In this first installment of Gadget Of The Week I decided to try something a bit different. Rather than focus on some obscure cellphone or wonky laptop, I decided to take on one of the biggest questions in the average small and home office: which juicer should I buy? After trying a number of juicers – and investing in a few – I’m pleased to report that the Omega J8006 is definitely worth the investment.
I am what they call, in the medical literature, a fat and lazy blogger. There’s nothing I love more than scarfing down cookies as I sit at my computer. With that in mind (and inspired by Brian Lam’s article at The Wirecutter), I decided to try my hand at juicing.
I began by picking up the $99 Le’Equip model which uses a swiftly rotating blade and an ejection system for squeezing the juice out of almost any fruit or vegetable. The price was right – under $100 for a fairly sturdy juicer is good – and the reviews were excellent. I also tried the Breville models but those didn’t support the juicing of greens as readily. Obviously there are more (this dude made 290 videos featuring all of his favorite) but I was going for the lower end.
Before we get ahead of ourselves, it’s important to understand the various aspects of juicing that are important to the average consumer. There are multiple types – the Le’Equip is an ejection system that uses centripetal force to push out the juice out of a spout. Then there are masticating juicers. These juicers either use a worm gear or two larger gears to chop food into finer and finer bits. These bits are then smashed to render the juice. They move much more slowly than ejection systems and, in turn, work a bit more efficiently.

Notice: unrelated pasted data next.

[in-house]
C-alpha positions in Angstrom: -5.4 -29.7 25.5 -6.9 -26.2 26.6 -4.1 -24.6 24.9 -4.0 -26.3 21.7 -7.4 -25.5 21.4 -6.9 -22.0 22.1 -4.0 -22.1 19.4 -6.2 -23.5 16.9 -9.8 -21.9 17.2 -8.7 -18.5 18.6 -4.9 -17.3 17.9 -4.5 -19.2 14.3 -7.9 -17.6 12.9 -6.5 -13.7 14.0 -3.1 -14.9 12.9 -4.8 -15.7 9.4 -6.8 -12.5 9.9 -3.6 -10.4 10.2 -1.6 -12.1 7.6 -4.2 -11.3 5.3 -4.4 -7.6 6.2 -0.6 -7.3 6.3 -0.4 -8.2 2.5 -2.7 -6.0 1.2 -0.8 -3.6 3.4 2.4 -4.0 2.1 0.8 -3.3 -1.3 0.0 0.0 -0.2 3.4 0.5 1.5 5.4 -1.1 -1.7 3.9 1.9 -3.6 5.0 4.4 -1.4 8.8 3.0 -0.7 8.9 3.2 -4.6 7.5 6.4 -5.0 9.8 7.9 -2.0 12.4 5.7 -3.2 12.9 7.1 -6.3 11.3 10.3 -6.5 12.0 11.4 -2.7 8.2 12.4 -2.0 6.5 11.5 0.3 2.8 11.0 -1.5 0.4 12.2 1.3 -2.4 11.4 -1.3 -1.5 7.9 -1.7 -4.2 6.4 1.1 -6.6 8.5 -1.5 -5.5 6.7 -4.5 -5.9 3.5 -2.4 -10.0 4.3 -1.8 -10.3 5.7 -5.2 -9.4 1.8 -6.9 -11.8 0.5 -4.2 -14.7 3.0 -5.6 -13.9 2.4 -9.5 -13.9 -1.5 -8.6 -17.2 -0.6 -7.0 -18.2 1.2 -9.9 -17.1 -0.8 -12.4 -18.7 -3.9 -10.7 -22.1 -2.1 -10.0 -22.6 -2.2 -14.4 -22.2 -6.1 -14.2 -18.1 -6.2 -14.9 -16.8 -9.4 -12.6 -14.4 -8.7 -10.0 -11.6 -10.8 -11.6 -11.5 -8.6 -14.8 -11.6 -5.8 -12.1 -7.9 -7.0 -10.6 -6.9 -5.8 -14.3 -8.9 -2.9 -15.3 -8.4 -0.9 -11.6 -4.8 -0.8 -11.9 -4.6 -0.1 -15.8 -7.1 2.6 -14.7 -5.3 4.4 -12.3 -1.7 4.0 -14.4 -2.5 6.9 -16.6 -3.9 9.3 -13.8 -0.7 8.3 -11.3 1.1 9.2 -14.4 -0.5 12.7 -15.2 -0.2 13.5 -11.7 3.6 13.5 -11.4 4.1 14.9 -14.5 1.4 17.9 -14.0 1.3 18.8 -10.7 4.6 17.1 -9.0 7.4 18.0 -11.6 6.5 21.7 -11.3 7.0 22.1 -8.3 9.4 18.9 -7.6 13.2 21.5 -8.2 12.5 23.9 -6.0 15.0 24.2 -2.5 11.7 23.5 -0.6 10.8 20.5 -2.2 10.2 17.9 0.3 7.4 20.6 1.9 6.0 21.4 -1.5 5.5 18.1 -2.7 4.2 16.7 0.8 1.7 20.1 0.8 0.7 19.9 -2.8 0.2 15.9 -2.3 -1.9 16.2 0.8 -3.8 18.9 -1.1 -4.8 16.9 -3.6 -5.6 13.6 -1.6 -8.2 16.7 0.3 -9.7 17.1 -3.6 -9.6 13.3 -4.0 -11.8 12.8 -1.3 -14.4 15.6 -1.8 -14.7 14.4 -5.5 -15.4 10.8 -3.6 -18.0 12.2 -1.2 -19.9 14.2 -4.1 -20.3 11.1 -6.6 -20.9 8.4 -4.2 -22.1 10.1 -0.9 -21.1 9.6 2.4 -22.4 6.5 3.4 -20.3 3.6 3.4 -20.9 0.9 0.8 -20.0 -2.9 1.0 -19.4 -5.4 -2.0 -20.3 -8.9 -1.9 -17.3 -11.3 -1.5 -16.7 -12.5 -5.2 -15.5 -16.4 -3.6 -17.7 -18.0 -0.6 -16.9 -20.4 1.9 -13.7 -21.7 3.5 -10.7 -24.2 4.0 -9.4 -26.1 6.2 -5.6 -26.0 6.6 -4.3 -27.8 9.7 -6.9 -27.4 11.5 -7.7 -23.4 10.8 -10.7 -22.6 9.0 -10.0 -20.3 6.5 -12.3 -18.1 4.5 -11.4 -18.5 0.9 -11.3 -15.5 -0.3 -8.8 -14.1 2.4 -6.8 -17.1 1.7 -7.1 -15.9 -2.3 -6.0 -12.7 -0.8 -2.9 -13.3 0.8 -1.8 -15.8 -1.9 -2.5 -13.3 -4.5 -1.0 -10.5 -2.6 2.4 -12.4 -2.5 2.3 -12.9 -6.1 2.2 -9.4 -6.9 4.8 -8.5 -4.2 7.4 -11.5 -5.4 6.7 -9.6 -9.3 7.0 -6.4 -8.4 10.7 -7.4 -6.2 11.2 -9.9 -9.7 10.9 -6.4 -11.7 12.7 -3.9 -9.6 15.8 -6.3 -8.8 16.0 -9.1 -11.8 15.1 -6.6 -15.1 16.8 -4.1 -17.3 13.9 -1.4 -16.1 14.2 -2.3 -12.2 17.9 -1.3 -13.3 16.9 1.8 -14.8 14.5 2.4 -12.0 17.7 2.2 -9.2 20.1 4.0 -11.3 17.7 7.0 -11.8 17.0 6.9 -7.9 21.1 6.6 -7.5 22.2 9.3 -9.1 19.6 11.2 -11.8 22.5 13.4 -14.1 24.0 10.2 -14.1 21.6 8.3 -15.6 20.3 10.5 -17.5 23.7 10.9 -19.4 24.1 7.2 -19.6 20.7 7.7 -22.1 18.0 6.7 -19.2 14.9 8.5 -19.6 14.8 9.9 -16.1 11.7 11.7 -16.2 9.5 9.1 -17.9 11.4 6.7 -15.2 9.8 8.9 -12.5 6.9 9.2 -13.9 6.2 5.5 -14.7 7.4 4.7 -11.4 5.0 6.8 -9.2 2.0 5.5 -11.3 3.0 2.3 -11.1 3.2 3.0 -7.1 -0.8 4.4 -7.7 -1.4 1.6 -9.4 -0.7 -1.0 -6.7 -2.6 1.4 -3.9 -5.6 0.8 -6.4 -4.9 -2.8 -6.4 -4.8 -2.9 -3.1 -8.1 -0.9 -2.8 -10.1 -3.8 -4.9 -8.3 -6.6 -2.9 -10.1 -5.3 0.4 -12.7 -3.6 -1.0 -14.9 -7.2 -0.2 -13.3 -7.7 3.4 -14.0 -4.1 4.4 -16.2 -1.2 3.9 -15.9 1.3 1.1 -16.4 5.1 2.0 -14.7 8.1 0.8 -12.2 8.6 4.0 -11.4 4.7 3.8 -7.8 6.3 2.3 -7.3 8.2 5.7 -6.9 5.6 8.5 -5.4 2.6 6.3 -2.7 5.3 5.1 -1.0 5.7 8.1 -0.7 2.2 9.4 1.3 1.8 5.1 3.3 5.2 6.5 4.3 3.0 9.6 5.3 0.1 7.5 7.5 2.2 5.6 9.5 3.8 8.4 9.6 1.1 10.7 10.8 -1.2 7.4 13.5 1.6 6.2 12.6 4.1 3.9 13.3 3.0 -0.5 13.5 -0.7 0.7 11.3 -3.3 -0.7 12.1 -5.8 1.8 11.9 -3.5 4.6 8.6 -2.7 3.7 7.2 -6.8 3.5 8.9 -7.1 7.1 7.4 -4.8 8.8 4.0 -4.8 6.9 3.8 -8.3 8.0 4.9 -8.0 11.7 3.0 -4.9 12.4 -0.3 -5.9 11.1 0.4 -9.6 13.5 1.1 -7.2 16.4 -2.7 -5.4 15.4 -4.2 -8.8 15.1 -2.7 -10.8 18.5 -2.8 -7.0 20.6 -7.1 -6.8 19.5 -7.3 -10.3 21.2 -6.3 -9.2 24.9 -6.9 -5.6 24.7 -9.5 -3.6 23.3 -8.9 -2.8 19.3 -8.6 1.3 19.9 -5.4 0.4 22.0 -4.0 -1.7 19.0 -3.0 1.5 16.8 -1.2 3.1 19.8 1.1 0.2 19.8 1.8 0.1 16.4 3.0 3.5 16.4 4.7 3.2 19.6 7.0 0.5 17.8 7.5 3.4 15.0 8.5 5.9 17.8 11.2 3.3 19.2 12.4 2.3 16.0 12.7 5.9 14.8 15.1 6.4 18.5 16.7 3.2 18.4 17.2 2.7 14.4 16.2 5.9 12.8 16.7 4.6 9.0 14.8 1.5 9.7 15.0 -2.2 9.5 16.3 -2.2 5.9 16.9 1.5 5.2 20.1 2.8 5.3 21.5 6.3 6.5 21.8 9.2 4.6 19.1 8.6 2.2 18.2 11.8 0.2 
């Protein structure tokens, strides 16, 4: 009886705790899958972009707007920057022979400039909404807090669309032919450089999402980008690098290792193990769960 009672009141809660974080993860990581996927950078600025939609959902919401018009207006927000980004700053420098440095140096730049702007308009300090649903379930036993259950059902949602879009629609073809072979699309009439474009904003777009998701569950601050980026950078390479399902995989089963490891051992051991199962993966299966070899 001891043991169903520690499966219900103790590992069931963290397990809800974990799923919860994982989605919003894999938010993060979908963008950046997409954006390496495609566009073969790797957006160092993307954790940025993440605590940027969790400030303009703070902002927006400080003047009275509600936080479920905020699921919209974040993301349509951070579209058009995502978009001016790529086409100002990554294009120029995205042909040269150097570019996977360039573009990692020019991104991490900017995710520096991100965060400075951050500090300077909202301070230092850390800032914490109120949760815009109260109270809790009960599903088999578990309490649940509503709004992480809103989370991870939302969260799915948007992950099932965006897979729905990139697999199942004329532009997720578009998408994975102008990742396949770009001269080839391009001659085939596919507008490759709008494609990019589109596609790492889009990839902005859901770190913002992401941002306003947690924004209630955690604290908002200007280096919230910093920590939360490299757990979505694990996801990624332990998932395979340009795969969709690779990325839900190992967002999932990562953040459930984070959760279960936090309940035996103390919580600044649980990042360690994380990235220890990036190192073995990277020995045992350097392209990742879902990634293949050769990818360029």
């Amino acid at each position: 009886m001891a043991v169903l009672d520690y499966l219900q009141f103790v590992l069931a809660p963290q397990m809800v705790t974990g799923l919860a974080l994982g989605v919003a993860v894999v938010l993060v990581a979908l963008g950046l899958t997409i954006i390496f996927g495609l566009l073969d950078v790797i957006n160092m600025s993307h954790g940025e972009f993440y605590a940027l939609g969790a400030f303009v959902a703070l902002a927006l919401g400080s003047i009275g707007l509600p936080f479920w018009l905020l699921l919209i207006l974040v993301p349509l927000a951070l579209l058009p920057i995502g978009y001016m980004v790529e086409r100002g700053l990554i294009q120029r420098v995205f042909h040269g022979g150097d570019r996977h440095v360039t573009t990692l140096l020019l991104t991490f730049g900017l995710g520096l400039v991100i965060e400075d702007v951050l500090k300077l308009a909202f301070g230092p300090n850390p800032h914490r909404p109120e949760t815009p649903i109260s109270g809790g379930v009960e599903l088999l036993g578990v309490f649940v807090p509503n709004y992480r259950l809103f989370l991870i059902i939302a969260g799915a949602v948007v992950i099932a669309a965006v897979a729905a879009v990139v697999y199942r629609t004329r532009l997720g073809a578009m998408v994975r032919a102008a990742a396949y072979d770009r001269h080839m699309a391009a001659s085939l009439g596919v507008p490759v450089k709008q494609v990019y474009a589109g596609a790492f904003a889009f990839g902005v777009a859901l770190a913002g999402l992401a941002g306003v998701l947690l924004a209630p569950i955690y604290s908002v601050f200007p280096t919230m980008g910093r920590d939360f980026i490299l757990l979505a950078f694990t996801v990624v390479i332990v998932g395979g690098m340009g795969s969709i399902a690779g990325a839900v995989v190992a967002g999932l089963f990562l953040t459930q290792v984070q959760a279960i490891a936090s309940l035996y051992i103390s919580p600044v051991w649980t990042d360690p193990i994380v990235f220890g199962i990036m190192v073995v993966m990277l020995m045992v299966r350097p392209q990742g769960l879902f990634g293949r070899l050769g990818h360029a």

What does juicing do for you? The science is still out (and many nutritionists state that juicing isn’t much better than eating a bunch of vegetables and the process removes much of the fiber, rendering the juice less biologically useful) but I personally find that after a big glass of kale, cucumber, and maybe a lemon or apple, I’m less hungry and less inclined to sit at my desk idly snacking on Bugles. I would never eat, say, a head of kale by itself. Juicing takes the tedium out of veggies.
Working with the Le’Equip was quite enjoyable although it tended to spray pulp out of its back end and spit juice out of the top. The speed of the blades – while excellent for rendering juice – didn’t allow for much control.
That’s when the Omega came into my life. This massive, heavy juicer – more a home motor than a real juicer – takes it slow and steady. You feed veggies in, they’re slowly masticated with the thick, 80RPM rotor. As the food moves through it is chopped up and squeezed out into a plastic cup while the pulp falls into another cup. Clean-up is simple. You take the juicer head off, move it to the sink, and uncouple all of the pieces. Then, with some soap and water, you can just rinse off the four pieces and clean the metal screen. You can also run the gear through the dishwasher.
The device also makes nut butters and can extrude pasta. You can even use it as a slow food processor.
The bad news? At $299, you’re really going to have to be into juice to pick this thing up. However, compared with the swiftly moving and messier “cheaper” models, I’m very pleased with the 8006’s performance. If you used this in an office, for example, you’d have considerably less to clean up and the system is far more durable than other machines I’ve seen. No one wants to clean up a scrim of flung orange pulp off of the kitchen wall, which is why the 8006’s slow-moving auger is a much better choice.
Has juicing helped me lose weight? Not yet, but here’s hoping. Does it make me feel a little better and less inclined to eat junk. I think so. And anything that can keep my fat face out of a bag of M&M-laden Chex mix is the thing for me.
If you need more convincing (or date) check out Brian Lam’s article at Wirecutter